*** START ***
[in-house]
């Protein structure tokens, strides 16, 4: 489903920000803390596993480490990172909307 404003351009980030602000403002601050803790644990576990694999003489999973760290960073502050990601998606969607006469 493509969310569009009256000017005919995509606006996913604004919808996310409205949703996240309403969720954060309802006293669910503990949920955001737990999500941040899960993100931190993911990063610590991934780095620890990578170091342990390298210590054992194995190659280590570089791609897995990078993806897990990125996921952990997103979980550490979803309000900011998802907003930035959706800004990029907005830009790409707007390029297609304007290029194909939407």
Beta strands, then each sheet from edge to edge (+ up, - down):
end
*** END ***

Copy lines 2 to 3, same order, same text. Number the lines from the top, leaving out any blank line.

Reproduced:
């Protein structure tokens, strides 16, 4: 489903920000803390596993480490990172909307 404003351009980030602000403002601050803790644990576990694999003489999973760290960073502050990601998606969607006469 493509969310569009009256000017005919995509606006996913604004919808996310409205949703996240309403969720954060309802006293669910503990949920955001737990999500941040899960993100931190993911990063610590991934780095620890990578170091342990390298210590054992194995190659280590570089791609897995990078993806897990990125996921952990997103979980550490979803309000900011998802907003930035959706800004990029907005830009790409707007390029297609304007290029194909939407």
Beta strands, then each sheet from edge to edge (+ up, - down):